Chern classes of symplectic manifolds

I have seen that people assign chern classes to the tangent bundle of symplectic manifolds. This confuses me, because to my knowledge chern classes detect differences in the complex structures of vector bundles.

I know that there is a canonical way to assign almost complex structures $$J$$ to symplectic manifolds $$(M,\omega)$$. However, this mechnism seems to depend on a choice of metric $$g$$.

(This is because locally there exists a matrix $$A$$ such that $$\omega(v,w)=g(Av,w)$$ and we can define a complex structure $$J=Q^{-1} A$$ where $$Q^2=-A^2$$.)

So why is this well defined?

The inclusion $$U(n) \to Sp(2n,\mathbb R)$$ is a maximal compact subgroup, hence a homotopy equivalence. This means principal $$U(n)$$-bundles are equivalent to principal $$Sp(2n,\mathbb R)$$-bundles. (Here is a reference, also see nLab page for symplectic group.)

As for your question about the metric - any two compatible almost complex structures lead to isomorphic complex vector bundles, because the space of CACS is path-connected, while the space of topological vector bundles on a manifold is discrete.

In more detail, given two CACS $$J_0$$ and $$J_1$$, you can build a path of almost complex structures $$J_t$$ (cf. Auroux's notes for path-connectedness of space of CACS), which leads to a structure of complex vector bundle on $$p_M^*(TM) \to M \times I$$. Then use the fact that any family of (topological) vector bundles over a (paracompact) manifold is constant (cf. Prop 1.7 of Hatcher's K-theory).

• So you are saying that if I take two different metrics and construct the associated almost complex structure, then the resulting bundles are isomorphic, because the almost complex structures are both compatible with $\omega$? Commented Jan 24, 2019 at 15:26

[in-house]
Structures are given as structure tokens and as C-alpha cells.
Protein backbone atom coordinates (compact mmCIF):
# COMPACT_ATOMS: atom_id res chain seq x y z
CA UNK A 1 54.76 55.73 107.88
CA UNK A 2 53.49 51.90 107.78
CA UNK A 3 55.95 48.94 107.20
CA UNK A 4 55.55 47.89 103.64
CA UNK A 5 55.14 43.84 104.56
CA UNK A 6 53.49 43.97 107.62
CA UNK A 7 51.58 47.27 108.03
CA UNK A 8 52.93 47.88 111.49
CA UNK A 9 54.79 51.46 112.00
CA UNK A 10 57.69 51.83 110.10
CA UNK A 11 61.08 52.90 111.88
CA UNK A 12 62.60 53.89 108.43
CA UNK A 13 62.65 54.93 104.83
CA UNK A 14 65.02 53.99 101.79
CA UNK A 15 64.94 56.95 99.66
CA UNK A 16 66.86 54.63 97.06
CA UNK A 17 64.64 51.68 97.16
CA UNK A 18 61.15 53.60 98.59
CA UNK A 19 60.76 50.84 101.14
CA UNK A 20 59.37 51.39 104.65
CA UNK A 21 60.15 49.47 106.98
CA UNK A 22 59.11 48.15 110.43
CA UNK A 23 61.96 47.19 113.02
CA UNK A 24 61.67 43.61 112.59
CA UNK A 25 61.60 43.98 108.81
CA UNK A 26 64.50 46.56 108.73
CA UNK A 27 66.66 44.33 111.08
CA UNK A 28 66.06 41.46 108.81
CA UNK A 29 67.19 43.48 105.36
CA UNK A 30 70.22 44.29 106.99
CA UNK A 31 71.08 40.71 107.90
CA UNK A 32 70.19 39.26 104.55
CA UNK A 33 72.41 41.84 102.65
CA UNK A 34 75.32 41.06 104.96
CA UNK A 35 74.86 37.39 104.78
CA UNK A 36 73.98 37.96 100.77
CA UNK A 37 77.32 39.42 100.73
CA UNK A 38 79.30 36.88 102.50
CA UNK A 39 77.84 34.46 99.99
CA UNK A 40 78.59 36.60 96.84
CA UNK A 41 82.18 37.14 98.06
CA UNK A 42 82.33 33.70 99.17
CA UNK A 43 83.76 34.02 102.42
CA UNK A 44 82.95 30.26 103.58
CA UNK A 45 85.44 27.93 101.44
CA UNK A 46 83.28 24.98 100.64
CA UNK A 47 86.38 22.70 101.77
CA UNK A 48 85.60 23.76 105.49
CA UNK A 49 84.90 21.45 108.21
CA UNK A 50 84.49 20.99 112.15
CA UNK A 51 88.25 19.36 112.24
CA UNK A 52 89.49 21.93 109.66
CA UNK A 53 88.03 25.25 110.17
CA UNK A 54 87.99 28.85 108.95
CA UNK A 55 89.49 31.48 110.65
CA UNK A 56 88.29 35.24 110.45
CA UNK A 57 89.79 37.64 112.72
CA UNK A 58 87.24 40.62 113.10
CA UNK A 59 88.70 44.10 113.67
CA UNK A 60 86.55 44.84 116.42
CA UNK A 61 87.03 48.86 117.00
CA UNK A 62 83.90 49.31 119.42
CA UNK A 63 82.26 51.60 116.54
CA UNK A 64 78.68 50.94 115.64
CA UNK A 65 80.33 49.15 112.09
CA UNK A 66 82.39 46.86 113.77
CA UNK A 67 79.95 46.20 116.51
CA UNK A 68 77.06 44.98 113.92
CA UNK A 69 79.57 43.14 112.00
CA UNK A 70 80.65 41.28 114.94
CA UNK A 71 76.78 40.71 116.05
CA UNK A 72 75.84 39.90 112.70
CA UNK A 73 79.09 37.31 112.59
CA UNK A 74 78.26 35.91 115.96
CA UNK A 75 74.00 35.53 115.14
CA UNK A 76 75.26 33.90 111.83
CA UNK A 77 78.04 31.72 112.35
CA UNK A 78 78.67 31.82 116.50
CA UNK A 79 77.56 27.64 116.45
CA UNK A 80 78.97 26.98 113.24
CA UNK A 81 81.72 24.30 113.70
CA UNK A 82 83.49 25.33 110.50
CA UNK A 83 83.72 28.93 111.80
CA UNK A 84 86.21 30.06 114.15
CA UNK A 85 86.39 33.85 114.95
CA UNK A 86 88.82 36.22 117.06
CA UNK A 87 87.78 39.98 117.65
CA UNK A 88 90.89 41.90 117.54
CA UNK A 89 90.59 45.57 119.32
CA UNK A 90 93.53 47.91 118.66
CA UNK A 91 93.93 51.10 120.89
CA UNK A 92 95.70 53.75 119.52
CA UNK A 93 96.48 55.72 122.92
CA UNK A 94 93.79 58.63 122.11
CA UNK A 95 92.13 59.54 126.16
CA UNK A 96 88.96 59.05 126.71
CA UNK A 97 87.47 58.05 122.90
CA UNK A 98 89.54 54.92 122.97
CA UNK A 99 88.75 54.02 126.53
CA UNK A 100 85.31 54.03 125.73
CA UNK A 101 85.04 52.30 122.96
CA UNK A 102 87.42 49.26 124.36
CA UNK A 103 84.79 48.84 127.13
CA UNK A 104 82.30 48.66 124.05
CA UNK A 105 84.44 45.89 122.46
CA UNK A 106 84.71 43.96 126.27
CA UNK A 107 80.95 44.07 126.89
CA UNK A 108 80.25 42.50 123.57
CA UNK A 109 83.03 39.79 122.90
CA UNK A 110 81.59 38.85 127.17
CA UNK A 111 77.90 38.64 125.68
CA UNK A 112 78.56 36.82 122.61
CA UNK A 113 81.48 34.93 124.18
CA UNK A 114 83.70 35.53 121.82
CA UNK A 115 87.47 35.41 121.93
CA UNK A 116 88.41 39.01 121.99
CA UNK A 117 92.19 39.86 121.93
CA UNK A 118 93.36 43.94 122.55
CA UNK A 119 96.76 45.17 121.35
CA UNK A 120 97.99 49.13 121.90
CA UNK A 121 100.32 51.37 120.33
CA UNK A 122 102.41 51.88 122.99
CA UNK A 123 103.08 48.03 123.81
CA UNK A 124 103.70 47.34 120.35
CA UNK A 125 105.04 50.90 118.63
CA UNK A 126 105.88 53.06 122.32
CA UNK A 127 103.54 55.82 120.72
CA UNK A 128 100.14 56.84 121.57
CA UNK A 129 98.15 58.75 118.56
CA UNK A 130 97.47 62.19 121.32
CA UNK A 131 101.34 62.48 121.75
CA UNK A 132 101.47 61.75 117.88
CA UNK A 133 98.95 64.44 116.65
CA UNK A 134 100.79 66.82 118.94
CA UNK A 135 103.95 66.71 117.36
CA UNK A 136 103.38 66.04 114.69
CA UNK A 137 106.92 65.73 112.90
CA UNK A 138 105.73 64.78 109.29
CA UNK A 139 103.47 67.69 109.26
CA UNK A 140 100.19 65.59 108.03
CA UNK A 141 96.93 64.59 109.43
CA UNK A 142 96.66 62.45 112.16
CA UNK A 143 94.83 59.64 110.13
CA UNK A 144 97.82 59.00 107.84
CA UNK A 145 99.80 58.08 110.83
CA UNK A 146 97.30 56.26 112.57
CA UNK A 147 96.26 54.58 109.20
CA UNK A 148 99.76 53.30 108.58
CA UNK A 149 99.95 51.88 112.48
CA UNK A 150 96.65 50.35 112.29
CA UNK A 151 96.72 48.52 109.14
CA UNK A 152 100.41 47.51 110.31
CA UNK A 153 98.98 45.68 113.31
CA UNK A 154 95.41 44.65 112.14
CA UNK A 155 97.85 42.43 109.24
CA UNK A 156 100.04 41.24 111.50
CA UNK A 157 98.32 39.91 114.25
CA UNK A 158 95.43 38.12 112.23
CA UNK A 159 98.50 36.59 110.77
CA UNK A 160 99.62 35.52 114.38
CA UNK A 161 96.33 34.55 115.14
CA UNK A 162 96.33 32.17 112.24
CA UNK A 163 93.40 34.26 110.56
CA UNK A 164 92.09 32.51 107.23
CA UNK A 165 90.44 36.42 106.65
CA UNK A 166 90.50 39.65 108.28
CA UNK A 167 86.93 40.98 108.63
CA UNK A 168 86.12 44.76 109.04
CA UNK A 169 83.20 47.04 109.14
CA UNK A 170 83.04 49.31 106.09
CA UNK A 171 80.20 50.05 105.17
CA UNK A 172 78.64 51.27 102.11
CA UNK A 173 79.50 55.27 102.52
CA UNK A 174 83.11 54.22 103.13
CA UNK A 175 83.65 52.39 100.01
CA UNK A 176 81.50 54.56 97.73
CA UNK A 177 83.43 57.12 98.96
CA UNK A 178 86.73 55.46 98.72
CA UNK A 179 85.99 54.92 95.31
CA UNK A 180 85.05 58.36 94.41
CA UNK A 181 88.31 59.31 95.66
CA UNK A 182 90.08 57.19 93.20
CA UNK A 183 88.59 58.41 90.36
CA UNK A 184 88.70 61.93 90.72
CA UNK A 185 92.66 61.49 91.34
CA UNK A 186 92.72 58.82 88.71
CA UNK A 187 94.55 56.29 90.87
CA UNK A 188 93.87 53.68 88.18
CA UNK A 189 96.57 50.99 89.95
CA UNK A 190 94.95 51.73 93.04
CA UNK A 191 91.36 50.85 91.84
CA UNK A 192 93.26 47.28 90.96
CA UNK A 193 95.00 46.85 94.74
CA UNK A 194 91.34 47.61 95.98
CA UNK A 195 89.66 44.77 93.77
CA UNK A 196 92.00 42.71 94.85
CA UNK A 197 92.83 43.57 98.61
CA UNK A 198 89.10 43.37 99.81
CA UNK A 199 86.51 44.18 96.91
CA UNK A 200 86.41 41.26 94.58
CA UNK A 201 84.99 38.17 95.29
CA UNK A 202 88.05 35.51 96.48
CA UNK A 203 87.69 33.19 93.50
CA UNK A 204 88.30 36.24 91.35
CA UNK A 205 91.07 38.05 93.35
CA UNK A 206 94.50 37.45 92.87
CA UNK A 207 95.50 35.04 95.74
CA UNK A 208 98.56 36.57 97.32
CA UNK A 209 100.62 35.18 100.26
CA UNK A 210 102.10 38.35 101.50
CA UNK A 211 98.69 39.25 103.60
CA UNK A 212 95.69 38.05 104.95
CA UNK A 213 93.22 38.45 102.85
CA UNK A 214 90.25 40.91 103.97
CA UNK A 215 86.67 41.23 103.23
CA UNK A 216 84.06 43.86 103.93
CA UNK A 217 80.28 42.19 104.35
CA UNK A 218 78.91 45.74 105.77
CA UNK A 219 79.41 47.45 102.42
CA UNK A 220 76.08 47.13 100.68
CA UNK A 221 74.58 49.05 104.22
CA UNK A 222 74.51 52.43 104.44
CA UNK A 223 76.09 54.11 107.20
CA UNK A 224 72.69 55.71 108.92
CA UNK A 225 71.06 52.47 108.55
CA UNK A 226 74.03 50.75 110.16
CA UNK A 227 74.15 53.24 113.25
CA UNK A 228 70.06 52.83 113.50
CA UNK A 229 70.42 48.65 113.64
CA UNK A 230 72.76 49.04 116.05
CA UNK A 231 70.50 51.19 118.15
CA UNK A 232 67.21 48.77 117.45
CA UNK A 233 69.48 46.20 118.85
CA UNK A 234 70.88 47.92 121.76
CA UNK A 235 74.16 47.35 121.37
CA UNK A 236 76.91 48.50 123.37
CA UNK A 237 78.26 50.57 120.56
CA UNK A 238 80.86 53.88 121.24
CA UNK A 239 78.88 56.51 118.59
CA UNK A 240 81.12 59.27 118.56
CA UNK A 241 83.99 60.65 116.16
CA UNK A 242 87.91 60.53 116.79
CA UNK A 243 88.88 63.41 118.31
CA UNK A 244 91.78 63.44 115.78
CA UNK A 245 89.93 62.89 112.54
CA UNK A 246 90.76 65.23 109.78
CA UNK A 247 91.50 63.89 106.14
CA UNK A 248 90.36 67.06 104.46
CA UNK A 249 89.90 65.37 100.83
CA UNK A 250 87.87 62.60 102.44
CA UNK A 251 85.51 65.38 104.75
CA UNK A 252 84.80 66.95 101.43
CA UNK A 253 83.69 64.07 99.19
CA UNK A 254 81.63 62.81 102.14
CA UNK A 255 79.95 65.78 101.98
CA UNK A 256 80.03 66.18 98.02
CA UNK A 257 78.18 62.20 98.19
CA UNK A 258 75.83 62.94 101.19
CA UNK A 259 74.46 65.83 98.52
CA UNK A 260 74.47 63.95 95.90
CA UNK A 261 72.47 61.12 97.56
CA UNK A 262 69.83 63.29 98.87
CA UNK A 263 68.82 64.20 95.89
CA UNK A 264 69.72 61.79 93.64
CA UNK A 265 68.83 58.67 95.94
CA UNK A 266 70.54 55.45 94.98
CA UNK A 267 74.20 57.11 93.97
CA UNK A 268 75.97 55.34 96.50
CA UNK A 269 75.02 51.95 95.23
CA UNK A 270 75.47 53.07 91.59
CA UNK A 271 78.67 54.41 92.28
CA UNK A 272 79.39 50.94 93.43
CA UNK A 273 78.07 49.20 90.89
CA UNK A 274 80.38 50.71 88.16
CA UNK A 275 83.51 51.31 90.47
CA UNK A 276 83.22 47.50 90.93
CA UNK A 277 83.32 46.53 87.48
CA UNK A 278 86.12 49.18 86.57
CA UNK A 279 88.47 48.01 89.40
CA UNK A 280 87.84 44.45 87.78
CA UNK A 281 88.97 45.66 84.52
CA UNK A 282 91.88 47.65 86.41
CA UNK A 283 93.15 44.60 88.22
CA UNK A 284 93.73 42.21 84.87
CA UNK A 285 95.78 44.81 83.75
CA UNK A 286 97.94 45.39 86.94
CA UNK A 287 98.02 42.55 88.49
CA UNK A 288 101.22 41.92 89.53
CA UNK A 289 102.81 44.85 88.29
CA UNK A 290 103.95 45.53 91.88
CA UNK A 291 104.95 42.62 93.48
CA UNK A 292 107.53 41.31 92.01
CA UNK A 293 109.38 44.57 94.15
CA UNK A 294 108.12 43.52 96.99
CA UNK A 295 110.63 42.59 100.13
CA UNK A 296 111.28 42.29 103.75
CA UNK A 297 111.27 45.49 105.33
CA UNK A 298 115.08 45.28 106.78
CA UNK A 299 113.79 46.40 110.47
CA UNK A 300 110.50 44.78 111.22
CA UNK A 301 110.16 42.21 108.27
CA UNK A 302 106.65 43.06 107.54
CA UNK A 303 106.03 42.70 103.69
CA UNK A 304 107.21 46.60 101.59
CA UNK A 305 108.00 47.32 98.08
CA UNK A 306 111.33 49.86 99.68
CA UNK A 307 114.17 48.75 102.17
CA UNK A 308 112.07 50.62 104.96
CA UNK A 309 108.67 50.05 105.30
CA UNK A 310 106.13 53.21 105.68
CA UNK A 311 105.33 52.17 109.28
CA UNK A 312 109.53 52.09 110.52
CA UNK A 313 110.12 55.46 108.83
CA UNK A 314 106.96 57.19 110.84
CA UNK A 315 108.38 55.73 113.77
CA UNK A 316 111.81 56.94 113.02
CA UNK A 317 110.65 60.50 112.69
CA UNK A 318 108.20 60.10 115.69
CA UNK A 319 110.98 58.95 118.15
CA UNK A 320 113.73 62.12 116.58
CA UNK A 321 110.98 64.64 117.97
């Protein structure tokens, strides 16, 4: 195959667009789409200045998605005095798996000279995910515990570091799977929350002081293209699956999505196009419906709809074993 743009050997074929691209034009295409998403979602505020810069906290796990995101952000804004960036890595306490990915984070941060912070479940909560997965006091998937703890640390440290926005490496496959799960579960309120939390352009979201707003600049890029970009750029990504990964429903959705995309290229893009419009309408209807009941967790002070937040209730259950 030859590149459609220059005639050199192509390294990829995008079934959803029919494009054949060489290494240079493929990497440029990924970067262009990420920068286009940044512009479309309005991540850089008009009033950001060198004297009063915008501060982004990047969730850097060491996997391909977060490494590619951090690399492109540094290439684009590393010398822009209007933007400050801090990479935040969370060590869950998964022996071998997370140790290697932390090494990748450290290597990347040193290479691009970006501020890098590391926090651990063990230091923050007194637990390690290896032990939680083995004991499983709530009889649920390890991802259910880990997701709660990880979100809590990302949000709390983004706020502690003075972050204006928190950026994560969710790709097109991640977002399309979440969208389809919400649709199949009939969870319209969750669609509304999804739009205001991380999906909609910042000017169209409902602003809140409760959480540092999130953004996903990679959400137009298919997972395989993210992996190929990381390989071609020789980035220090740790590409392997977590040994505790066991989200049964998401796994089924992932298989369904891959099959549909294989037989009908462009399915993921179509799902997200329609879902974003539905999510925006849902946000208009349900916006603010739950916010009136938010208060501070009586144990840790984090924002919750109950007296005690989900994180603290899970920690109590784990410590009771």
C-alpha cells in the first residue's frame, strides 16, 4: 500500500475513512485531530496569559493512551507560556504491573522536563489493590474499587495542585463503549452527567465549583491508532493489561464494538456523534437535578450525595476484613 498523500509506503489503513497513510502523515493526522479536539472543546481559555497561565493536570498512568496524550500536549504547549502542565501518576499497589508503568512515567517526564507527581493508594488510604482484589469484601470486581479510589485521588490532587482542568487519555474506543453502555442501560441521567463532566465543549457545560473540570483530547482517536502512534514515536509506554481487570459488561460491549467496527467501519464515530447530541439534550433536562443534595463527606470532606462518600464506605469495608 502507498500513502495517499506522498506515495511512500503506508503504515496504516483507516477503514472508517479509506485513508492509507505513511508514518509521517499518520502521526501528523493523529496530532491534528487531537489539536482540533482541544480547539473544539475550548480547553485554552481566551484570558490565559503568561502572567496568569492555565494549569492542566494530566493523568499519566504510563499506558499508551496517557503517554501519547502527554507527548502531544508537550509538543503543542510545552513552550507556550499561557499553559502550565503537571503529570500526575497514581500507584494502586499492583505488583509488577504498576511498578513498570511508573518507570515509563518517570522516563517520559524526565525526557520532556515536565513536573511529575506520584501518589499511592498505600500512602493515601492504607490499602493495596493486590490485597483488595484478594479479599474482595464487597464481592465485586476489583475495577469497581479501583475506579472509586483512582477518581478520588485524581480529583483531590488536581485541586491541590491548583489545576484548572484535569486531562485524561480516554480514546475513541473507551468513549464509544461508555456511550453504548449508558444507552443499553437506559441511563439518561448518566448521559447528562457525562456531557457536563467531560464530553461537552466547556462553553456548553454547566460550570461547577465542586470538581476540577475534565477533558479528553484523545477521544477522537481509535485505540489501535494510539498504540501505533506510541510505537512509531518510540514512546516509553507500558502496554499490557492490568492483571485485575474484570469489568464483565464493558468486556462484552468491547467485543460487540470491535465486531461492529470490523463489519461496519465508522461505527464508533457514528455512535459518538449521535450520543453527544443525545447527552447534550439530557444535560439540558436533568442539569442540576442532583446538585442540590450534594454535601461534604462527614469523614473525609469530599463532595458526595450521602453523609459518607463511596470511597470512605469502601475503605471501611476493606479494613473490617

• @klirk Sorry - I'm not carefully analyzing your description of how to produce the almost complex structure from the metric. However, if it's really canonical then it will be the same canonical assignment as mentioned in Auroux's note I linked to, which does produce a compatible (see the proposition there) ACS. I'll leave it to you to make sure that's really the construction you are talking about.
– Ben
Commented Jan 24, 2019 at 15:33
• thx for taking your time Commented Jan 24, 2019 at 15:44
• @klirk No problem. You might want to see the previous lecture in Auroux's course (ocw.mit.edu/courses/mathematics/…) for more notes about the polar decomposition. Actually if you follow the notes there, he uses pd to construct $\sqrt{-A^2}$ just as you are doing, so I'm pretty sure this is the construction you are referring to.
– Ben
Commented Jan 24, 2019 at 15:52
• @klirk Yes that's right.
– Ben
Commented Jan 24, 2019 at 16:02

This is equivalent to Ben's answer but let me write me thoughts (which is most likely a rephrasing).

The point is that given a symplectic form $$\omega$$ on your manifold, the space of tamed/compatible almost complex structures is $$\textbf{contractible}$$ and, in particular, path connected. Thus any such complex structure will give you the same homotopic invariants and, in particular, the same chern classes.

This is a usual phenomenon when you want to construct topological invariants in differential geometry. Think of of the Chern-Weil construction for the Chern classes. You have to choose various auxiliary data (like a metric) for your bundle and you use this data to construct your class $$\textbf{but}$$ the crucial step is showing that the topological information you get is independent of the choices you made.

• Thank you for your remark. When asking the question, I was probably unaware of the fact that the space of compatible complex structures is contractible or path connected. I still think however, that a more constructive proof would be insightful. Commented Oct 17, 2021 at 21:40